Prove that the modulus is a norm on C

Folks,

I have $\displaystyle z=a + ib, |z|=\sqrt{a^2+b^2}$

Axiom 1: $\displaystyle |z| \ge0$

Axiom 2: $\displaystyle |z|=0$ iff $\displaystyle a=b=0$

Axiom 3:$\displaystyle | \alpha| |z|=|\alpha z|$ for $\displaystyle \alpha \in \mathbb{C}$

Axiom 4: The triangle inequality.

How do I get started on any of these axioms?

THanks

Re: Prove that the modulus is a norm on C

is |z| ≥ 0, for any complex number z? certainly $\displaystyle a^2+b^2 \geq 0$ for any real a,b (why?). thus the positive square root is defined for such a number. why is this non-negative? these are just basic properties of real numbers.

when can |z| be 0? draw a picture. formalize your picture with a proof.

for axiom 3, write out α and z as α = c+id, z = a+ib. do the multiplication. take the norm of the product, and compare with the product of the norms. what do you find?

you have to use your definitions to prove axioms.

Re: Prove that the modulus is a norm on C

Quote:

Originally Posted by

**Deveno** is |z| ≥ 0, for any complex number z? certainly $\displaystyle a^2+b^2 \geq 0$ for any real a,b (why?). thus the positive square root is defined for such a number. why is this non-negative?

I dont know how to show |z| \ge 0 despite what you say about a and b....?

Quote:

Originally Posted by

**Deveno** when can |z| be 0? draw a picture. formalize your picture with a proof.

|z| can be 0 only when the function z is 0, ie is the 0 function...?

Quote:

Originally Posted by

**Deveno** for axiom 3, write out α and z as α = c+id, z = a+ib. do the multiplication. take the norm of the product, and compare with the product of the norms. what do you find?

I get

$\displaystyle | a z |=|(ac-bd)+(ad+bc)i|=\sqrt{(ac-bd)^2+((ad+bc)i)^2}$ and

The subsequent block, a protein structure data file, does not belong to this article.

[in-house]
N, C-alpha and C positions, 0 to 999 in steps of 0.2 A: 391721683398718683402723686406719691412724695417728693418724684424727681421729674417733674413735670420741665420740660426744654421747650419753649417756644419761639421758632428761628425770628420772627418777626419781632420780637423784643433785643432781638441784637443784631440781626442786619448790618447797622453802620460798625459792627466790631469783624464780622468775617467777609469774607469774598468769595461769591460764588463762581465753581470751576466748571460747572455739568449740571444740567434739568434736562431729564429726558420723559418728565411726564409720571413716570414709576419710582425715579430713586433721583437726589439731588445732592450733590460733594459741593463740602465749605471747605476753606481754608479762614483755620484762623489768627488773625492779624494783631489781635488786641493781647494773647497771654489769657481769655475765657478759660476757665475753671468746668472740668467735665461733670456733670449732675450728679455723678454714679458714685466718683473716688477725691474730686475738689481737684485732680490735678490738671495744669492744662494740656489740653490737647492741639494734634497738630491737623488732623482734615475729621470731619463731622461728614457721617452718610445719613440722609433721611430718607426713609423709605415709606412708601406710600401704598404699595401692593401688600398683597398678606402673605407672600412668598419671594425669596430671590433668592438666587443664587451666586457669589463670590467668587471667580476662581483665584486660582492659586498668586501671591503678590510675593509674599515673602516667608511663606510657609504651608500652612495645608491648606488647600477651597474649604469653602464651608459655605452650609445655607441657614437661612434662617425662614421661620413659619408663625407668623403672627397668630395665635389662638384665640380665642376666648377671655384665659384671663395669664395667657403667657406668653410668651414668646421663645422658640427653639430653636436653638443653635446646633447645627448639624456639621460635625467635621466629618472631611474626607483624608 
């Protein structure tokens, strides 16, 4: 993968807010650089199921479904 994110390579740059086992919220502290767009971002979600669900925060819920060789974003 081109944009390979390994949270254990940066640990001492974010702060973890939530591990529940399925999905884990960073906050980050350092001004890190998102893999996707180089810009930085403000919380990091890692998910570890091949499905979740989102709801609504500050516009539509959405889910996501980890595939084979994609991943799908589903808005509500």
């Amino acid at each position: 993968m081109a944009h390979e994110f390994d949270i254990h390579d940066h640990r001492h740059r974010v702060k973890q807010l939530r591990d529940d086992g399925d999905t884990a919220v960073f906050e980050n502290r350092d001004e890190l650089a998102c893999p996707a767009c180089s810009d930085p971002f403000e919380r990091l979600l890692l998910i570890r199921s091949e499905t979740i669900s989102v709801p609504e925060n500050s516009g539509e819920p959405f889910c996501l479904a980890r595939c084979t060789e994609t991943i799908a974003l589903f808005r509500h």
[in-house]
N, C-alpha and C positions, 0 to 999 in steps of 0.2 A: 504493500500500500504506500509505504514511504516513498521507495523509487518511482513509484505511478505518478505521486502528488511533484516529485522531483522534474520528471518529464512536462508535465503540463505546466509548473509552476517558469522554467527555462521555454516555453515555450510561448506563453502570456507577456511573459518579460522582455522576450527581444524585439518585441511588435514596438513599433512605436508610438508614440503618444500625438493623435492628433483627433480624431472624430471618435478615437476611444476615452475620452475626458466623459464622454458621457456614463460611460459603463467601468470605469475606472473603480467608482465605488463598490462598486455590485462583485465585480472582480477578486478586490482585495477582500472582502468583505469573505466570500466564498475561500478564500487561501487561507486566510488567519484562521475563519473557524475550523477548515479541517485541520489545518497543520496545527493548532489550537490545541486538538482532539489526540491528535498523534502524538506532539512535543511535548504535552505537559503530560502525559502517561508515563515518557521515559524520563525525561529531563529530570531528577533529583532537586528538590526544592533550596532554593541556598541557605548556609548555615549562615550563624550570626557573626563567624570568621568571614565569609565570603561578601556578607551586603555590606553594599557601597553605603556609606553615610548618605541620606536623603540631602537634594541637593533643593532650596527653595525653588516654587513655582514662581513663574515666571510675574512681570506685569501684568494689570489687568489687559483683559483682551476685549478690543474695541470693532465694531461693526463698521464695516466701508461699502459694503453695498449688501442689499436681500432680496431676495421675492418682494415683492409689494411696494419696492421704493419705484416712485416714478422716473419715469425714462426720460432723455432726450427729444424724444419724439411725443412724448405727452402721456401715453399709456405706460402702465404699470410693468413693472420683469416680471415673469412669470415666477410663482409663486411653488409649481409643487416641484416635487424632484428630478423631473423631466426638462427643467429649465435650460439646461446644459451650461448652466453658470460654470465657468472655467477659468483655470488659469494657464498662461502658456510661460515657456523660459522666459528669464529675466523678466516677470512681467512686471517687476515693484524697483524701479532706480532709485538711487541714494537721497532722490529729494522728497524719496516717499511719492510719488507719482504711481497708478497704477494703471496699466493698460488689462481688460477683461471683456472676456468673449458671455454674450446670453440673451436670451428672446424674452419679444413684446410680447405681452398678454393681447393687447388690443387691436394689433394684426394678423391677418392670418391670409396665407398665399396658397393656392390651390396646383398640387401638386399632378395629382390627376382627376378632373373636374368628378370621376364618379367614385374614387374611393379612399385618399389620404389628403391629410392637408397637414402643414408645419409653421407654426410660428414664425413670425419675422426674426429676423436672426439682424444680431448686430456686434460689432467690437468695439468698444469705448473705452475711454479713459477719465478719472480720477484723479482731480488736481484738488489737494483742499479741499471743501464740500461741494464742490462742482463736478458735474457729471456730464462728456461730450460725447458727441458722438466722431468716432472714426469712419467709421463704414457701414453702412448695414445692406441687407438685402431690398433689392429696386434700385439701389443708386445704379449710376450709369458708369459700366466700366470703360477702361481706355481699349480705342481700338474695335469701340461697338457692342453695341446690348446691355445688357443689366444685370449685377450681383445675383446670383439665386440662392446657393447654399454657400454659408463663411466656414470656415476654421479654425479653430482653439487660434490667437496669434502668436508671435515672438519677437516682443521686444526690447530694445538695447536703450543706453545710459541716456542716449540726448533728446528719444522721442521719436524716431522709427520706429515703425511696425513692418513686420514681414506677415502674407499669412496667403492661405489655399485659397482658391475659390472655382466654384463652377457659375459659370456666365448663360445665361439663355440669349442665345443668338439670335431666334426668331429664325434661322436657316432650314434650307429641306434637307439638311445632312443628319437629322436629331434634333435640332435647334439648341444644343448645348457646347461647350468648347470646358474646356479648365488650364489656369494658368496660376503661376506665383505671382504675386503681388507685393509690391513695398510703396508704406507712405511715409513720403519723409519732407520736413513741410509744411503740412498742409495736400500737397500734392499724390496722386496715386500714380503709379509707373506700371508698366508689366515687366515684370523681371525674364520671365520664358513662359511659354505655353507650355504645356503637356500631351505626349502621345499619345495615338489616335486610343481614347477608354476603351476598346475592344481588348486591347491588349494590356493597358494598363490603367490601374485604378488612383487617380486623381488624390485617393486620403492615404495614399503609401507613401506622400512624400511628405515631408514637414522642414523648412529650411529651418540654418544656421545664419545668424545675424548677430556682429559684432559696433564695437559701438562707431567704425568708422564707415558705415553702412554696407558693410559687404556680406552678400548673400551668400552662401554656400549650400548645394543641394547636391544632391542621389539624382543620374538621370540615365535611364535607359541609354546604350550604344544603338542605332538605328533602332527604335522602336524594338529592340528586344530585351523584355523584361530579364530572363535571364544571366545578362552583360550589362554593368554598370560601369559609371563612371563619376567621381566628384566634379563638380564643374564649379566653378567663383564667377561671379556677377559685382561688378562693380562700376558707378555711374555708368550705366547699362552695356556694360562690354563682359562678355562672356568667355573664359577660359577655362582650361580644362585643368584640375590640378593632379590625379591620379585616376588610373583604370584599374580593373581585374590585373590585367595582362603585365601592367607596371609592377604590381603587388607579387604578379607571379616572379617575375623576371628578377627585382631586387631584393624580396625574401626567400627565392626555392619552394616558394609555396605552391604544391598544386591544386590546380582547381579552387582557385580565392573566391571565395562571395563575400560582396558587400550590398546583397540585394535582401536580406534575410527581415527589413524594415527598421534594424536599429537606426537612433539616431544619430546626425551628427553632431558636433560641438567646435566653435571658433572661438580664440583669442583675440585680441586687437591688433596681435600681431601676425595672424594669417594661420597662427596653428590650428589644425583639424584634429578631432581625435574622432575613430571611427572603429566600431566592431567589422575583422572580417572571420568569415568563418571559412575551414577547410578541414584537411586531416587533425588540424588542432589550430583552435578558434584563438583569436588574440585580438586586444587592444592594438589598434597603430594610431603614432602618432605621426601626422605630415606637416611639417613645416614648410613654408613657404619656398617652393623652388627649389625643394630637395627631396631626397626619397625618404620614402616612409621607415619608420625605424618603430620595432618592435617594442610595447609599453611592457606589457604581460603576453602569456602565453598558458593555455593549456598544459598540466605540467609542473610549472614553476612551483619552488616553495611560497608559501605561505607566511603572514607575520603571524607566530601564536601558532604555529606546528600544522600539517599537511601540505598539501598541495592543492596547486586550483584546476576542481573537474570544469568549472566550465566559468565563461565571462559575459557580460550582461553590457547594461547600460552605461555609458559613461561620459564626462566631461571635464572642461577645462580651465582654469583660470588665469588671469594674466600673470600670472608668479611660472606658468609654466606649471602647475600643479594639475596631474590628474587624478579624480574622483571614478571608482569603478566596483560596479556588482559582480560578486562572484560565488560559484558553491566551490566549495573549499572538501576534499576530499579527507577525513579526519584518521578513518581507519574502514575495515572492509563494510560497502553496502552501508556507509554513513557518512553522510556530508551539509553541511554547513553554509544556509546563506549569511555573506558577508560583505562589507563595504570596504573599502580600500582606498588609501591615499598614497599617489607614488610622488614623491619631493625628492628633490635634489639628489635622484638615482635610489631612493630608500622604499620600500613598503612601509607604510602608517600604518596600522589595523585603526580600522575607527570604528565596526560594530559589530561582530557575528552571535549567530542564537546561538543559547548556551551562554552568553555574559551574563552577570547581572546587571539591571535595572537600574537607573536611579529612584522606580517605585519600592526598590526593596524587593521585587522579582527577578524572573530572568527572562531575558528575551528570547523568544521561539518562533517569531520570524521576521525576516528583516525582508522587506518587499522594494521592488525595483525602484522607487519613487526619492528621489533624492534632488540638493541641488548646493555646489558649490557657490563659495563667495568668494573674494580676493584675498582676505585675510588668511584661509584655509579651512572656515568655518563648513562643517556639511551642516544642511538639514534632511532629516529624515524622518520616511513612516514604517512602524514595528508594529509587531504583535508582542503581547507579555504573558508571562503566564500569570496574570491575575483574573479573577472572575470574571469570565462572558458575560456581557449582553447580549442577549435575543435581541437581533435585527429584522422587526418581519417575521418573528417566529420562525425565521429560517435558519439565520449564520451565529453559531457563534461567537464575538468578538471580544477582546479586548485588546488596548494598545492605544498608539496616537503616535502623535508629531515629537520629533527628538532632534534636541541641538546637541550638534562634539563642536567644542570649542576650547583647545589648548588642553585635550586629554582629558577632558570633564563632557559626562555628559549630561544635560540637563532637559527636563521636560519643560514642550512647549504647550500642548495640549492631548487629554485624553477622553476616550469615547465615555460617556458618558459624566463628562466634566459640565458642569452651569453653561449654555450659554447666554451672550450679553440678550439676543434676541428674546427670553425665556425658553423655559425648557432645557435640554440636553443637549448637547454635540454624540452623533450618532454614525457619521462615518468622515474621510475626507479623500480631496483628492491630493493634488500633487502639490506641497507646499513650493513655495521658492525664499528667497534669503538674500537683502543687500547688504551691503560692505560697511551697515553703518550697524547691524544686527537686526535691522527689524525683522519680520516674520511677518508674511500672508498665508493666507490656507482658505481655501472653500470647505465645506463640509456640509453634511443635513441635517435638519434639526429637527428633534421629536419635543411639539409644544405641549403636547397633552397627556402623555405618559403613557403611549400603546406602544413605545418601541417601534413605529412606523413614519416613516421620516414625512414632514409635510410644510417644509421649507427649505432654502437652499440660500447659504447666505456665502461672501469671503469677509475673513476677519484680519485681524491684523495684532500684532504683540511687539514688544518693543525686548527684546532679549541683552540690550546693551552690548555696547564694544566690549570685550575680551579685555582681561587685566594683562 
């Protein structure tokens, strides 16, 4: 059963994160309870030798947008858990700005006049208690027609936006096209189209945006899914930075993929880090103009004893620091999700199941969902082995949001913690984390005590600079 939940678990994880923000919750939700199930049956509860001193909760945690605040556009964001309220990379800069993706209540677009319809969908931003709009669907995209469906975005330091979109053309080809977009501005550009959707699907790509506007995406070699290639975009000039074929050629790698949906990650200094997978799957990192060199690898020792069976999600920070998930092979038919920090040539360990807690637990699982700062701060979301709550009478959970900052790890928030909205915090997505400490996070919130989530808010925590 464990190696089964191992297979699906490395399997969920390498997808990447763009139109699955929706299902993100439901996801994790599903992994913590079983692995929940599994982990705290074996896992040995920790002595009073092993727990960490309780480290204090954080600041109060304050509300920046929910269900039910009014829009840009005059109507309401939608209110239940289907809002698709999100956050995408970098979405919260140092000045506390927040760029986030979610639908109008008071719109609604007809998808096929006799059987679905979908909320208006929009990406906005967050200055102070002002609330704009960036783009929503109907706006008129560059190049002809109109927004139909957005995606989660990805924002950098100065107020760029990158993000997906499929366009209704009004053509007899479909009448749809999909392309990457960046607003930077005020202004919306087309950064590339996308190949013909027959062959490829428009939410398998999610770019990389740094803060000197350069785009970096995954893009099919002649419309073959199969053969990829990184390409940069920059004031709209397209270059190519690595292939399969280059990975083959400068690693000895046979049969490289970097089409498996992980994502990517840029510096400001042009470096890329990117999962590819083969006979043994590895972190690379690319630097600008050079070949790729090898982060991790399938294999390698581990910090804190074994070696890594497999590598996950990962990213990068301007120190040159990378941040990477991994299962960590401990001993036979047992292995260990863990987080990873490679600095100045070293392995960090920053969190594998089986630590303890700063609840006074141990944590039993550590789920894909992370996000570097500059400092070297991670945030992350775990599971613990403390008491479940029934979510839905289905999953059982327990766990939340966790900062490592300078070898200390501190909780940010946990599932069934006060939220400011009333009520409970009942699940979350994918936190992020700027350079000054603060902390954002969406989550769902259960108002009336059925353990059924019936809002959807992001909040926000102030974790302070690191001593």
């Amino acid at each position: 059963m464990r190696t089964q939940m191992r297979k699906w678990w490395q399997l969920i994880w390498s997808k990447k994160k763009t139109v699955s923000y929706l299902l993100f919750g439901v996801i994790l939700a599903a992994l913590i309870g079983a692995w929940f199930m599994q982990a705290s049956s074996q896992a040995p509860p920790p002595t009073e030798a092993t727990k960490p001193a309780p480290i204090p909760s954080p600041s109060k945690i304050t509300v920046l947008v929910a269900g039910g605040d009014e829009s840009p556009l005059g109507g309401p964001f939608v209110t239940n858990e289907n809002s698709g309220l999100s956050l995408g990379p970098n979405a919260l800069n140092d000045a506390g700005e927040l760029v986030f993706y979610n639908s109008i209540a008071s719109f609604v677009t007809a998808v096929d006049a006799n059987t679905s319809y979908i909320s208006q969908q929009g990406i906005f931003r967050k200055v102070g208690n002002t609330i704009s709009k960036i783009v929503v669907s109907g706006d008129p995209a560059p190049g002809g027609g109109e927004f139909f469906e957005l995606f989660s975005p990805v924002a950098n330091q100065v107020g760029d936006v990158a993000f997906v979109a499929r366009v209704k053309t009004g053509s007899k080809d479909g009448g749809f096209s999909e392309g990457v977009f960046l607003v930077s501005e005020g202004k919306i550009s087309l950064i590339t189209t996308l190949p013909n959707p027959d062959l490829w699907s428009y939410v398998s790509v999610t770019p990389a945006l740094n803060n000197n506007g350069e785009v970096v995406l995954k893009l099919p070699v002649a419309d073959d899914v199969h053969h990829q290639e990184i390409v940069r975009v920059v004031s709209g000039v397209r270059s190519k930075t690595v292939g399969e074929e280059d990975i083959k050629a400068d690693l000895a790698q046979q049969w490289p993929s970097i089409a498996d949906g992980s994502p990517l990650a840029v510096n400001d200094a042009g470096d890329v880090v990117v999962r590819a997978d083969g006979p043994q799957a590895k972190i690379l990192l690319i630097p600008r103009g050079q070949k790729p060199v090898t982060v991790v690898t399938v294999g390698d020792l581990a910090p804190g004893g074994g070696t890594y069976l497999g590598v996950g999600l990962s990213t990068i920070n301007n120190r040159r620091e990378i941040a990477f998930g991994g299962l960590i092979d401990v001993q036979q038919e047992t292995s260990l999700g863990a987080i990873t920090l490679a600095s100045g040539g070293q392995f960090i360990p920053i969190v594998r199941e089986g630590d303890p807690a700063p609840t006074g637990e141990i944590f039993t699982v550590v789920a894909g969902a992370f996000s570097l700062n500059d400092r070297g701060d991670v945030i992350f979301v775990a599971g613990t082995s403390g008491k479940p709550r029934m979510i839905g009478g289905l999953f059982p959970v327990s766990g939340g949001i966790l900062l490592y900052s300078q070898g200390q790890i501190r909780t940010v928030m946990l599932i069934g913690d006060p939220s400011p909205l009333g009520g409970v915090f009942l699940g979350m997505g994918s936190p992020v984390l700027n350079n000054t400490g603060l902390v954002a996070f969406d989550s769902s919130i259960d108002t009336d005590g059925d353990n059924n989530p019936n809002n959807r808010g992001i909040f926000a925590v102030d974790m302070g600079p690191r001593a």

$\displaystyle |a||z|=|c+id|+|a+ib|=\sqrt{c^2+(id)^2}\sqrt{a^2+(i b)^2}$.......?

Re: Prove that the modulus is a norm on C

Quote:

Originally Posted by

**bugatti79** I dont know how to show |z| ≥ 0 despite what you say about a and b....?

um....isn't the POSITIVE square root of a non-negative number always 0 or positive?

Quote:

|z| can be 0 only when the function z is 0, ie is the 0 function...?

you're just guessing here. when is √x = 0? how many real numbers have this property? if (aČ + bČ) = 0, what could a and b possibly be? could a be -4? 6? 117? how about b?

z is not a "function". it's just a plain ol' complex number.

Quote:

I get

$\displaystyle | a z |=|(ac-bd)+(ad+bc)i|=\sqrt{(ac-bd)^2+((ad+bc)i)^2}$ and

$\displaystyle |a||z|=|c+id|+|a+ib|=\sqrt{c^2+(id)^2}\sqrt{a^2+(i b)^2}$.......?

there's no "i" terms in the definition of modulus, look again.

Re: Prove that the modulus is a norm on C

In order to prove the triangle inequality property of the complex norm you must prove some lemmas.

$\displaystyle 1)~|z|^2=z\cdot\overline{z}$.

$\displaystyle 2)~|\text{Re}(z)|\le |z|$

$\displaystyle 3)~z\cdot\overline{w}+\overline{z}\cdot w=2\text{Re}(z\cdot\overline{w})$.

Once you have shown those are true then consider:

$\displaystyle |z+w|^2$.

Re: Prove that the modulus is a norm on C

Quote:

Originally Posted by

**bugatti79** Folks,

I have $\displaystyle z=a + ib, |z|=\sqrt{a^2+b^2}$

Axiom 4: Prove the triangle inequality.

THanks

Folks, for this axiom the notes starts of proving that

$\displaystyle |z_1+z_2| \le |z_1|+|z_2|$ (1) where $\displaystyle z_1=x_1+iy_1$ and $\displaystyle z_2=x_2+iy_2$

after some algebra, it arrives at

$\displaystyle x_1x_2+y_1y_2 \le|z_1||z_2|$ and it mentions the Cauchy Schwarz Ineq but how does it prove eqn (1)?